Cosmopolitan Patriots: Americans in Paris in the Age of Revolution - Jeffersonian America (Paperback)Philipp Ziesche (author)
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Publisher: University of Virginia Press
Number of pages: 256
Weight: 381 g
Dimensions: 229 x 152 x 15 mm
There is much to praise in Cosmopolitan Patriots. The clarity of the writing and the originality make it a pleasure to read. This is a terrific book, remarkable in its mastery of both American and French history. Cosmopolitan Patriots is smart, original, and important and makes a significant contribution to our understanding of the age of the democratic revolution.--Jan Ellen Lewis, Rutgers University
By focusing on the experiences and attendant anxieties, thrills, and frustrations of a small number of highly literate Americans residing in Paris in the 1790s, Philipp Ziesche offers us a fresh vantage point for considering a classic historical question: What was the relationship between the American and French Revolutions? Cosmopolitan Patriots eschews simplistic answers and, in fascinating detail, reveals nation-building as a complex process that posed similar problems of inclusion and exclusion on both sides of the eighteenth-century Atlantic world.--Sophia Rosenfeld, University of Virginia "author of A Revolution in Language: The Problem of Signs in Late 18th-Century France "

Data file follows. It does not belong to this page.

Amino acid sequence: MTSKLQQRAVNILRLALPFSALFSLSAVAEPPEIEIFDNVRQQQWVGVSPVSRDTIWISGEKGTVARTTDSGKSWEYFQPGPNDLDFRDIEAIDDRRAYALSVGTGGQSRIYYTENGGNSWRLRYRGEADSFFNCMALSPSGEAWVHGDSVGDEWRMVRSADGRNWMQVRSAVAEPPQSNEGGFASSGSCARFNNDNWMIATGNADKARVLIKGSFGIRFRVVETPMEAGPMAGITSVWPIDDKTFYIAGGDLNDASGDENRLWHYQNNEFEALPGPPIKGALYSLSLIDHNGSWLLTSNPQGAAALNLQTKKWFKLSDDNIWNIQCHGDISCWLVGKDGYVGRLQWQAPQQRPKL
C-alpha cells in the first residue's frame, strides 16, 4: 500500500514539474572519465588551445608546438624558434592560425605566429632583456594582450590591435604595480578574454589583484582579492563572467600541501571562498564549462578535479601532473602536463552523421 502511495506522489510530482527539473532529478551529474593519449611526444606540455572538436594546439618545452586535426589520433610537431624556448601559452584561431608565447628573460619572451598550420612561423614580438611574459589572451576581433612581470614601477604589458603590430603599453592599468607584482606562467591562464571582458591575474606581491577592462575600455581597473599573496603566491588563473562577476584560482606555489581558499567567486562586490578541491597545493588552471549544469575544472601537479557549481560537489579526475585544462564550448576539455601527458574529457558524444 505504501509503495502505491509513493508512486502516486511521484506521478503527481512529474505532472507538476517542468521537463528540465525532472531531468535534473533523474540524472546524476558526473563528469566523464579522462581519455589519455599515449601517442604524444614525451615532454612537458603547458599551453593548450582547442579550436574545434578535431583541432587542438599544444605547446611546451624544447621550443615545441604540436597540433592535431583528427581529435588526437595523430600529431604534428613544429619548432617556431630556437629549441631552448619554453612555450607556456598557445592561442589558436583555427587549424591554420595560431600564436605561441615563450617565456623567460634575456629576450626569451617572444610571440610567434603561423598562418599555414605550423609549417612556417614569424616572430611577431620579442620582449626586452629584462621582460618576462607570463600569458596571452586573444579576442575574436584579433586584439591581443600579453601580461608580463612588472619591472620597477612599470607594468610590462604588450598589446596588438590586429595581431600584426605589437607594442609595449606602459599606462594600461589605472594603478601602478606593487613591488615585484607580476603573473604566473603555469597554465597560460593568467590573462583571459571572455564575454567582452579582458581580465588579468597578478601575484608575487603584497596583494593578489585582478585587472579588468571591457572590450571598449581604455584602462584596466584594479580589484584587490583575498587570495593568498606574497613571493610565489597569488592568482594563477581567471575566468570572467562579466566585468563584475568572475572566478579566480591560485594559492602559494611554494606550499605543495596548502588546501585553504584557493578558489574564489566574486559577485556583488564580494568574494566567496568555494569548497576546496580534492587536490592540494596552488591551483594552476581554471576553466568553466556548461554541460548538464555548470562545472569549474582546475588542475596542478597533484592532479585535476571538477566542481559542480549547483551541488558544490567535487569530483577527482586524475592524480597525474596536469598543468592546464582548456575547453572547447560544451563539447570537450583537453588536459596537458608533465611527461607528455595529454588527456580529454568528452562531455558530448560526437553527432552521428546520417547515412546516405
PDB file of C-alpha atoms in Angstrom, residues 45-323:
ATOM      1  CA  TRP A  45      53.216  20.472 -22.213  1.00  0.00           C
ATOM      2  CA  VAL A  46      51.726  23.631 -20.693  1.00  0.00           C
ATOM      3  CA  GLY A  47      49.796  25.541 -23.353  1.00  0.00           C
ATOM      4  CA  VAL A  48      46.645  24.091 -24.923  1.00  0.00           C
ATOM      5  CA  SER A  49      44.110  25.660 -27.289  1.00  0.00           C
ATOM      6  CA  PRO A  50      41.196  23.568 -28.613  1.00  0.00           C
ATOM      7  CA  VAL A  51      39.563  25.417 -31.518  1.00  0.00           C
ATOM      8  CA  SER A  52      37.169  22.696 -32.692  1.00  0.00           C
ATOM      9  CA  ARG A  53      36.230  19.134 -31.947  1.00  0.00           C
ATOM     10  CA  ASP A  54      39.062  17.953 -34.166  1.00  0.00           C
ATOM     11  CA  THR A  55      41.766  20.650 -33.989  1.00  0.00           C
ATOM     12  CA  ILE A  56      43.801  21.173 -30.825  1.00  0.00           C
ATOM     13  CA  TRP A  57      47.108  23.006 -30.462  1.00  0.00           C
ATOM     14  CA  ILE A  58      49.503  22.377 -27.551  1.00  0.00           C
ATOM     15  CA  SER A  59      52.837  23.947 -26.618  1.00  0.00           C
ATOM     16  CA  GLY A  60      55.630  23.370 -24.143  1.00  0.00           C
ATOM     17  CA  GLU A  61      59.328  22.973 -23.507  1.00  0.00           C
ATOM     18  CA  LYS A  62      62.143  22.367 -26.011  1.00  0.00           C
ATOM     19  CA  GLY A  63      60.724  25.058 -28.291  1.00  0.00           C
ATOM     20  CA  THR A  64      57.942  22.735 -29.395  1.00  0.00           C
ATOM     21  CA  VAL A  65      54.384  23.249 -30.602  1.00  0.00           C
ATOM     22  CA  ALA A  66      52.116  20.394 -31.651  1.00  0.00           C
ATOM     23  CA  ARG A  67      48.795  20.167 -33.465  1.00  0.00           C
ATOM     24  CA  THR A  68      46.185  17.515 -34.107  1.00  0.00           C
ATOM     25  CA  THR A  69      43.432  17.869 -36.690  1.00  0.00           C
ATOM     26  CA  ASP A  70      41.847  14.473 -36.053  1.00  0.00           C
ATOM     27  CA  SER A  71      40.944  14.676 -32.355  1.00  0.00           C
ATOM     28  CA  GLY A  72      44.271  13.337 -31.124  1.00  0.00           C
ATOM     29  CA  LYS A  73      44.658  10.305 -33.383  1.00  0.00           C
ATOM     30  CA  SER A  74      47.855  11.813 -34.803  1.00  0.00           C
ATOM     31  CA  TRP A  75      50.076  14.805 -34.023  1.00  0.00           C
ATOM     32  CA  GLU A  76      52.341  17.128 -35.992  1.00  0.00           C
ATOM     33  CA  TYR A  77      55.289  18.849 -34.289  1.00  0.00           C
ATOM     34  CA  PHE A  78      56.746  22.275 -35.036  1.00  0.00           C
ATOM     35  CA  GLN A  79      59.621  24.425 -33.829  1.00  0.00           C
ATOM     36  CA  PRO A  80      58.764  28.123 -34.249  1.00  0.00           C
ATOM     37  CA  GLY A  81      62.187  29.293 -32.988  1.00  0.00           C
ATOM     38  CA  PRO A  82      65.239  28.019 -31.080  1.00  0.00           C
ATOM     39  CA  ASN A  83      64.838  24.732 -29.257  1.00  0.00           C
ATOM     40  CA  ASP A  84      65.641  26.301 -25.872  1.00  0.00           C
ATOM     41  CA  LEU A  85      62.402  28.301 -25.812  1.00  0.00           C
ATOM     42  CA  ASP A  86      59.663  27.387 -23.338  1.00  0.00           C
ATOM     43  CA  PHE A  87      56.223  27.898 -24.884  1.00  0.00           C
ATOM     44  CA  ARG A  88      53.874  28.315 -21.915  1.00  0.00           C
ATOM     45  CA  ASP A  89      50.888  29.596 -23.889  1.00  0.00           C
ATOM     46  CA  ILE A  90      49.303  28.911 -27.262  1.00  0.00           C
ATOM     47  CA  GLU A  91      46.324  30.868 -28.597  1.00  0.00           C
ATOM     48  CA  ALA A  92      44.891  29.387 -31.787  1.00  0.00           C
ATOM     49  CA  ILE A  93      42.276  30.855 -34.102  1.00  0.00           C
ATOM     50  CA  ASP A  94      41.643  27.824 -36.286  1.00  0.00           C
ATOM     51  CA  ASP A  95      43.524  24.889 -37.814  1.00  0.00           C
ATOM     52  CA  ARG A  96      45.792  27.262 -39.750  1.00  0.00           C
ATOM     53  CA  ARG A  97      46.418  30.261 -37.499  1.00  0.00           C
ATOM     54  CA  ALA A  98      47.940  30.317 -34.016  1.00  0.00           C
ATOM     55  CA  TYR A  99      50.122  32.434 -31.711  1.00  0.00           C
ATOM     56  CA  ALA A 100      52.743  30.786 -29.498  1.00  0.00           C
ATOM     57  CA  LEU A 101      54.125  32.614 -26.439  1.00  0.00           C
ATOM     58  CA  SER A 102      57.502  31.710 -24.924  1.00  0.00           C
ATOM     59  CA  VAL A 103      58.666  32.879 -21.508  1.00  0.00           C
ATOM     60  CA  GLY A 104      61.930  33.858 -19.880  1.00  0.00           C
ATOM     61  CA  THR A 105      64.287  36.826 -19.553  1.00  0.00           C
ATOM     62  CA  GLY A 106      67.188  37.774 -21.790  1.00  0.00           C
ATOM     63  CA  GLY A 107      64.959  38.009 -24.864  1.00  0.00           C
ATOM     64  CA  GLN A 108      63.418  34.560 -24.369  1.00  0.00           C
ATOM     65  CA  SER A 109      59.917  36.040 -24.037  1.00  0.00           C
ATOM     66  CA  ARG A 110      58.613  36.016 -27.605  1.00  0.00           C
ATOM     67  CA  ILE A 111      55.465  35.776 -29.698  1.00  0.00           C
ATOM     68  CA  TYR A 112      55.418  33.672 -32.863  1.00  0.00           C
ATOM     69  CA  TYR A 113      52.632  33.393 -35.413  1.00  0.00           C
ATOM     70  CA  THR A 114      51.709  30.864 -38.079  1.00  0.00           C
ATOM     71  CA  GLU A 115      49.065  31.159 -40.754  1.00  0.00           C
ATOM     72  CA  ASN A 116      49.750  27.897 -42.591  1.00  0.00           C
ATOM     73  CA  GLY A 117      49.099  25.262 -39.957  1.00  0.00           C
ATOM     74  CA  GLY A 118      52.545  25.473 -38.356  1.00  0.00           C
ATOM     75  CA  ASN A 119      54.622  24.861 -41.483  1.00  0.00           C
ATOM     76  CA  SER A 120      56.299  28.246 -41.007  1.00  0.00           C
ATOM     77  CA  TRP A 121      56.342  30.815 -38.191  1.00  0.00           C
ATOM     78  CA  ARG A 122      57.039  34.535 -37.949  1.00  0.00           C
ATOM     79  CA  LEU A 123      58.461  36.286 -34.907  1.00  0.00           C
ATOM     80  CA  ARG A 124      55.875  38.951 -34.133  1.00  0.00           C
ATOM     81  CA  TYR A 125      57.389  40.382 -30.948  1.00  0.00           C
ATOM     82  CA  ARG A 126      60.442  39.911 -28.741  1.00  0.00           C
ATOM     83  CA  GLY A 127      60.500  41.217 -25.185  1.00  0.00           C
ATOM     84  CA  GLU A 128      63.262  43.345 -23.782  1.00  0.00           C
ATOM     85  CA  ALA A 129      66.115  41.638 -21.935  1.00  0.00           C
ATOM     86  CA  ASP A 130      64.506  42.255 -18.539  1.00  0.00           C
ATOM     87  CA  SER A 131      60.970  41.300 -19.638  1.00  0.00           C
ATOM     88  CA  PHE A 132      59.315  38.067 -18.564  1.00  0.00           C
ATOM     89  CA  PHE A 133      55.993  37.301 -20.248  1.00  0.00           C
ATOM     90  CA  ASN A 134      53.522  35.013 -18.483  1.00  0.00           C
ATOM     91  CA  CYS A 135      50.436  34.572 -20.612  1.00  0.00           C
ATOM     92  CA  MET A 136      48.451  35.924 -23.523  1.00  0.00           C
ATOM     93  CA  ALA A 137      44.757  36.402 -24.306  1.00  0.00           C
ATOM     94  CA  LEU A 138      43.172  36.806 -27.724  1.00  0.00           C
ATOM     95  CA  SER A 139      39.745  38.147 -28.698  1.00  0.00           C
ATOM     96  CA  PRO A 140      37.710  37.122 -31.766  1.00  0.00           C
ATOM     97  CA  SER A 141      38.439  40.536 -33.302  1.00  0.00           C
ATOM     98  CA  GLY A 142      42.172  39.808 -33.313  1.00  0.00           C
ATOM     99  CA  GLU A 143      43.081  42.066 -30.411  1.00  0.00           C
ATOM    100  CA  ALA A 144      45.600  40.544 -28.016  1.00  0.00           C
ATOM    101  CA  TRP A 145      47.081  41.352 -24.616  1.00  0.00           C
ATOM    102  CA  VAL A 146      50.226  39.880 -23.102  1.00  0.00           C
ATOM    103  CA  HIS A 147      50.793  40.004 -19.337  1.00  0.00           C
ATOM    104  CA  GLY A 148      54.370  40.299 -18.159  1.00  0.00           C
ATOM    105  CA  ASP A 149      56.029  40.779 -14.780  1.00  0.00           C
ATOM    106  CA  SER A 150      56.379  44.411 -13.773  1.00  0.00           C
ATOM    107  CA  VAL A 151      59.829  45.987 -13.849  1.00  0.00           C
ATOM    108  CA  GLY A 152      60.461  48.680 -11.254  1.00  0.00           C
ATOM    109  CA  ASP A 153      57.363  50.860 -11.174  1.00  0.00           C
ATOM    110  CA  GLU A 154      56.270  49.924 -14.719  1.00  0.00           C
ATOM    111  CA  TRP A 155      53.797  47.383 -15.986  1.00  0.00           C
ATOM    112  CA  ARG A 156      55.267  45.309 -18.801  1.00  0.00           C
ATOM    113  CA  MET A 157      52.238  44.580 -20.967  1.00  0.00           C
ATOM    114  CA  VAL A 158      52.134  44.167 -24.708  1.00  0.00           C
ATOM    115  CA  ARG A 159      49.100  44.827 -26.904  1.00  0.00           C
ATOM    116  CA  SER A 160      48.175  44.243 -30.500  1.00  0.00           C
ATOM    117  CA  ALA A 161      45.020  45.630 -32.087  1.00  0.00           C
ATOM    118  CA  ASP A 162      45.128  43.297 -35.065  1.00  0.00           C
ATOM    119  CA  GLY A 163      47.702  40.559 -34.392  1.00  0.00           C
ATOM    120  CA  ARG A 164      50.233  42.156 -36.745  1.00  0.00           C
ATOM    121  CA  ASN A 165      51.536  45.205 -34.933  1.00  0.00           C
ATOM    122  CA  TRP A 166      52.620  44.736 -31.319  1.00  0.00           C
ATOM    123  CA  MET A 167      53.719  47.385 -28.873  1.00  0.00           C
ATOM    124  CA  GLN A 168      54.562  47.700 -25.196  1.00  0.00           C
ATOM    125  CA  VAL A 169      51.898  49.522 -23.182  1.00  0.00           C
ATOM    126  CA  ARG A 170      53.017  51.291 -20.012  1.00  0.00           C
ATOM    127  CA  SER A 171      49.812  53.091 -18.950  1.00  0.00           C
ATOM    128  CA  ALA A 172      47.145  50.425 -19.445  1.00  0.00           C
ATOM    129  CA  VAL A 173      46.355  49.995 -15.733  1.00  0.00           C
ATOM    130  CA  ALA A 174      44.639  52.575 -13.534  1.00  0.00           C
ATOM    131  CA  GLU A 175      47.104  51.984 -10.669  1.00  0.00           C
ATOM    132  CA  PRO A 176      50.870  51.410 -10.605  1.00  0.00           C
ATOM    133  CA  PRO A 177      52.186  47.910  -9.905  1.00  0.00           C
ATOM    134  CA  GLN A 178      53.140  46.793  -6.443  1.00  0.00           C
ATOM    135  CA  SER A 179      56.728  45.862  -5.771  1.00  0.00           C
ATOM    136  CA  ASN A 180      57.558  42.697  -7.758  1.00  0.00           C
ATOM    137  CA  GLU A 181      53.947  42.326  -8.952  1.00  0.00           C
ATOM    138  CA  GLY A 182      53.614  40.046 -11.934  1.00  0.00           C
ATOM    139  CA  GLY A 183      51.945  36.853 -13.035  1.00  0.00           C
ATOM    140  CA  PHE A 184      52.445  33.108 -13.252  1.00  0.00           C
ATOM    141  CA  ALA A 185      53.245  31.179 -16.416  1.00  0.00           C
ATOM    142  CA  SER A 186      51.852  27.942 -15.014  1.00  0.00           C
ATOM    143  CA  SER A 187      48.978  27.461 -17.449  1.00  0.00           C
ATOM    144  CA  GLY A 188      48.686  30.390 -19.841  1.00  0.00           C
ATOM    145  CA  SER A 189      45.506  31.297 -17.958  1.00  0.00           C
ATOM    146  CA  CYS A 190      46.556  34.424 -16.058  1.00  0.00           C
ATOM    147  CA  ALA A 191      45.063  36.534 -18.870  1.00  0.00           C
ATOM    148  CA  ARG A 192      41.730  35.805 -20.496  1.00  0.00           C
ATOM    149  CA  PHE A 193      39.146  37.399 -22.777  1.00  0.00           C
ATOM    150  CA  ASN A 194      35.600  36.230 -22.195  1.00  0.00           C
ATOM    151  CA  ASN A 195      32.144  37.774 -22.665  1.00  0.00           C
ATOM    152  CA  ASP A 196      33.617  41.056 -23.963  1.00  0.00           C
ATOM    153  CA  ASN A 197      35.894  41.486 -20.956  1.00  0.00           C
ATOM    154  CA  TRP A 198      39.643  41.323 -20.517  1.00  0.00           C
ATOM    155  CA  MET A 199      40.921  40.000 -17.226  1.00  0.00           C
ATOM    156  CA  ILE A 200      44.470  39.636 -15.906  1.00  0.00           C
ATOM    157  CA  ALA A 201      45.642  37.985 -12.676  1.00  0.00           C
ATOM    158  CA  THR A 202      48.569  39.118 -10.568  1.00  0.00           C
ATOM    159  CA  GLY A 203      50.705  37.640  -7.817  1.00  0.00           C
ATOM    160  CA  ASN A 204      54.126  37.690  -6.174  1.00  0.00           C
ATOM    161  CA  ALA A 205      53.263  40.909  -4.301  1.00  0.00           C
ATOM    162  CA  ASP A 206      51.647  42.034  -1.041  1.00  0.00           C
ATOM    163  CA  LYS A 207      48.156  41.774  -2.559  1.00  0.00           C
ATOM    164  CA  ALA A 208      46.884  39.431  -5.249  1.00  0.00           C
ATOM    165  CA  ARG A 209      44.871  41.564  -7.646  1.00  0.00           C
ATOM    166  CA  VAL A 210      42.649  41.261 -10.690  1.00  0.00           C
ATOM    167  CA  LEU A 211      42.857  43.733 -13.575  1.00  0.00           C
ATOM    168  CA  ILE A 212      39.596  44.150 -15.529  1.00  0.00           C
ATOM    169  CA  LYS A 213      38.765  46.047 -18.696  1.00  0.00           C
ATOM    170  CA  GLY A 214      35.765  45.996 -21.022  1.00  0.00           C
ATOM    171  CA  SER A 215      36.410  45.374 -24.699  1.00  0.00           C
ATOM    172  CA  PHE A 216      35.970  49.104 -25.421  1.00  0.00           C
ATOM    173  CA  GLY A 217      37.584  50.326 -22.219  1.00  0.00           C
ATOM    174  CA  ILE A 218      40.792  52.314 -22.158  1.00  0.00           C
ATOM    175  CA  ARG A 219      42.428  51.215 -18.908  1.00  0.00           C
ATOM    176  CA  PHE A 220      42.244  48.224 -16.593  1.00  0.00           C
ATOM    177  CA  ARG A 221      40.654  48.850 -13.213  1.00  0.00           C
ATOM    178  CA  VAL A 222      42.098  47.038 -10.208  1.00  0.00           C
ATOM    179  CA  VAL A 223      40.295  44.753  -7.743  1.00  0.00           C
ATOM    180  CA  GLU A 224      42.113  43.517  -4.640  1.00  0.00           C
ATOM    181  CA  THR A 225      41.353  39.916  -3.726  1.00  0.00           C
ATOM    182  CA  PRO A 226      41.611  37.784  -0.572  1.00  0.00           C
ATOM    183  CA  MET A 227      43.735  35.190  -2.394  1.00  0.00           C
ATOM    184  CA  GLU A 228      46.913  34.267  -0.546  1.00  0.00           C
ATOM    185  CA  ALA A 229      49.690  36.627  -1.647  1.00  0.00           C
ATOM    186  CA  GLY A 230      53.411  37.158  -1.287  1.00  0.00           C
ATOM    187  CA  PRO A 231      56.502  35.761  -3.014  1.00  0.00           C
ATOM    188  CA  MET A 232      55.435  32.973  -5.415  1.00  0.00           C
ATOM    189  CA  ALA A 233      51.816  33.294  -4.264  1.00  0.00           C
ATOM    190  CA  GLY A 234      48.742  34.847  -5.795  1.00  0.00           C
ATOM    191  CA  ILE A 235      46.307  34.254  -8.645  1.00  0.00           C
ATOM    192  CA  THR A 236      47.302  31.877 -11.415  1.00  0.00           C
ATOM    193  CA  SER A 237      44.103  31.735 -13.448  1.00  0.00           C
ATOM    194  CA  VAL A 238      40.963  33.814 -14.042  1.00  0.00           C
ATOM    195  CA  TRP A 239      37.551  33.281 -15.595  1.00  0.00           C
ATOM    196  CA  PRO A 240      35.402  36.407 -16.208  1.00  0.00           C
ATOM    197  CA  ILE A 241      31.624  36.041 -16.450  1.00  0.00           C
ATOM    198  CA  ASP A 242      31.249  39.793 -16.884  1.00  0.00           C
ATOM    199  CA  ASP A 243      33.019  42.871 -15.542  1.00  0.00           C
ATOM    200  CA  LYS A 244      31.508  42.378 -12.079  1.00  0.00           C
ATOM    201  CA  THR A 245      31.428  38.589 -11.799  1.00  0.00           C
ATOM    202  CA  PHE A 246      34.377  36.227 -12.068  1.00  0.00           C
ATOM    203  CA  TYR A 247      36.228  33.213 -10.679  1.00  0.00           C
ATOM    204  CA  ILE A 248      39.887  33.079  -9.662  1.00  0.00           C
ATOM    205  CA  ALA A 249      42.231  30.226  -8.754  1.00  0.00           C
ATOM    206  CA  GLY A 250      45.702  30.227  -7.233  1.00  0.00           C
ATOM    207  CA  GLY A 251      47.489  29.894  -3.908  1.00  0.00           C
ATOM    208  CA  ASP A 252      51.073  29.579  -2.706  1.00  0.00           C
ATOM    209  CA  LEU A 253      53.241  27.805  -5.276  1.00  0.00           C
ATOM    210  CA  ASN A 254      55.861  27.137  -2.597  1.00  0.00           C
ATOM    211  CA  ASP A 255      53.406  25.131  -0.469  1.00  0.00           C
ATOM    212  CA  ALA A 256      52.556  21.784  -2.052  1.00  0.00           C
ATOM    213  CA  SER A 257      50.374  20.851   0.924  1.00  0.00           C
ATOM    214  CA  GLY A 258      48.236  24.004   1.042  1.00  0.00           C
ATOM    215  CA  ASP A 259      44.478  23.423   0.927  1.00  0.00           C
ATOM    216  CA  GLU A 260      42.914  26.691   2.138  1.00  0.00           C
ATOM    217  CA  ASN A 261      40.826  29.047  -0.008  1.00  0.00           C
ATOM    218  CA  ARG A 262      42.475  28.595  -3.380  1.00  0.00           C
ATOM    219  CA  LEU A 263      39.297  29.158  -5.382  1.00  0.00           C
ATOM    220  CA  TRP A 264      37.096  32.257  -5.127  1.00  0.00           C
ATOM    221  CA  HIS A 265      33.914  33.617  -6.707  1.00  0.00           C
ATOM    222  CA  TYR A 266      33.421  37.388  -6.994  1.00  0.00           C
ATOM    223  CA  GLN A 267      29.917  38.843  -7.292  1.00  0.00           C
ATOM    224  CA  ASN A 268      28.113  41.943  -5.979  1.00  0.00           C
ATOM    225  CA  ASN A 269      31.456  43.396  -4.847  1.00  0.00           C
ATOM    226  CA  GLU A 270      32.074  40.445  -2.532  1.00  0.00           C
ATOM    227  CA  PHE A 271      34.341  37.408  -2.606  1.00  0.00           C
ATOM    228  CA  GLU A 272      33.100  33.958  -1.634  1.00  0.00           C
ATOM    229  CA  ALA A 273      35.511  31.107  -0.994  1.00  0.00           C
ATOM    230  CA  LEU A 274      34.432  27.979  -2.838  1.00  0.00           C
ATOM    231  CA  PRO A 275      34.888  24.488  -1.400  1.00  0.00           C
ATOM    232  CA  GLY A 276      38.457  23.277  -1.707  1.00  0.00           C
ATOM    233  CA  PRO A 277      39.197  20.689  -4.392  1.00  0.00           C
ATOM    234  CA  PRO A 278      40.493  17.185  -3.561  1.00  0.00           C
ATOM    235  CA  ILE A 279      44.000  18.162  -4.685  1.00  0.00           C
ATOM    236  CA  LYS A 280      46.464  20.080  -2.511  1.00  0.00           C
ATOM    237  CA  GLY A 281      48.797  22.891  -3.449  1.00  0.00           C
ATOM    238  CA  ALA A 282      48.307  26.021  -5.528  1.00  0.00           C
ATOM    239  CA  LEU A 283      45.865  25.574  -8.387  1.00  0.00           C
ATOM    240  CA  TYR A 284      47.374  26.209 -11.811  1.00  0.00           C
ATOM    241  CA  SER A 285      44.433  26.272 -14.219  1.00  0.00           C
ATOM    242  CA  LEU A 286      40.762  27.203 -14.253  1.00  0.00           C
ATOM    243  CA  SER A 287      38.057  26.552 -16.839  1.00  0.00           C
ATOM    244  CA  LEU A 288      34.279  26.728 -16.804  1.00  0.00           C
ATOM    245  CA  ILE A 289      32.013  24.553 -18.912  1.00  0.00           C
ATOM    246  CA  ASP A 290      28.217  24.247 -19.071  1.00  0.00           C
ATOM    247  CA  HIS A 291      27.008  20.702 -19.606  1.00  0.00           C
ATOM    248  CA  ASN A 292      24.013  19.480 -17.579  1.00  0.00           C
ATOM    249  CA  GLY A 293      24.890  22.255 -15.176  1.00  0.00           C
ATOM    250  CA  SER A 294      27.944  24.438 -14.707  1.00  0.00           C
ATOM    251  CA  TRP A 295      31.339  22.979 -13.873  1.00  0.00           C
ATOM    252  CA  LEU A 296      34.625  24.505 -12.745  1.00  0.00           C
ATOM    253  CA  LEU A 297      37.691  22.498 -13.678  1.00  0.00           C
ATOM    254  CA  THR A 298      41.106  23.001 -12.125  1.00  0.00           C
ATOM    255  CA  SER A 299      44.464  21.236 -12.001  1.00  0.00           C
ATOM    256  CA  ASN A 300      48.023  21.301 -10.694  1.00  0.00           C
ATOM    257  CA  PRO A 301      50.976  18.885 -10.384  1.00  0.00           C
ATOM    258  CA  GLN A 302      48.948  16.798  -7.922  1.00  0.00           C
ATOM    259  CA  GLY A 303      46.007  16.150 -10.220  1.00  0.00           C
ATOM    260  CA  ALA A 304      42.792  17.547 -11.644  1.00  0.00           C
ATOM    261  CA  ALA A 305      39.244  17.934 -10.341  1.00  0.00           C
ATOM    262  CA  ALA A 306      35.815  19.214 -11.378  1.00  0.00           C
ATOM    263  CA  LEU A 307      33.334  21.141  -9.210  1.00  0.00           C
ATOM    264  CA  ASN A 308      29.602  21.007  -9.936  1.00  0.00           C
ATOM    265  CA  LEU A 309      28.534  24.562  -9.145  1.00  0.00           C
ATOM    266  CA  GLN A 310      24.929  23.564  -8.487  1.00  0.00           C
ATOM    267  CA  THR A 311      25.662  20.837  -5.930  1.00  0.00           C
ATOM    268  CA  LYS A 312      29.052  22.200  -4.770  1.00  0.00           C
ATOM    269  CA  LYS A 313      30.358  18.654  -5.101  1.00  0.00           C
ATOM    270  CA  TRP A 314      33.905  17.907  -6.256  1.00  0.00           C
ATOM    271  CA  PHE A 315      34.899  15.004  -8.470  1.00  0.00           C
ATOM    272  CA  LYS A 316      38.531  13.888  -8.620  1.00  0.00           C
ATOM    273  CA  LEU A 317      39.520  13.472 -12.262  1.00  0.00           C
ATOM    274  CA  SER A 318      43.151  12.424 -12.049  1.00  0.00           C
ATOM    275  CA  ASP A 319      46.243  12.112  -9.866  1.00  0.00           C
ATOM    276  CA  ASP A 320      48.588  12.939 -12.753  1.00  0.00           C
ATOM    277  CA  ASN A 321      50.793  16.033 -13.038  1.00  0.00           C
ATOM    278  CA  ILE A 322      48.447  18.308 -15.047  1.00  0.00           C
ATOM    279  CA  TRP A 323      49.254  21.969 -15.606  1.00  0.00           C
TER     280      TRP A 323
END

The relationship between the American and French Revolutions has been covered in many earlier books, but Ziesche's short volume manages to offer fresh perspectives. He explores the fluid and sometimes contradictory forces of idealistic universalism and nationalistic particularism. This book is thoughtful, clearly written, and based on extensive research.--Library Journal
[An] outstanding contribution to the historiography of the French Revolution and early U.S. politics and diplomacy.... Ziesche uses an enormous number of sources in several languages, all the while adding fresh details to well-known subjects.--Choice
Rarely has a historian used the well-combed papers of America's founding elites in a more innovative, insightful, and compelling manner.--Journal of Southern History
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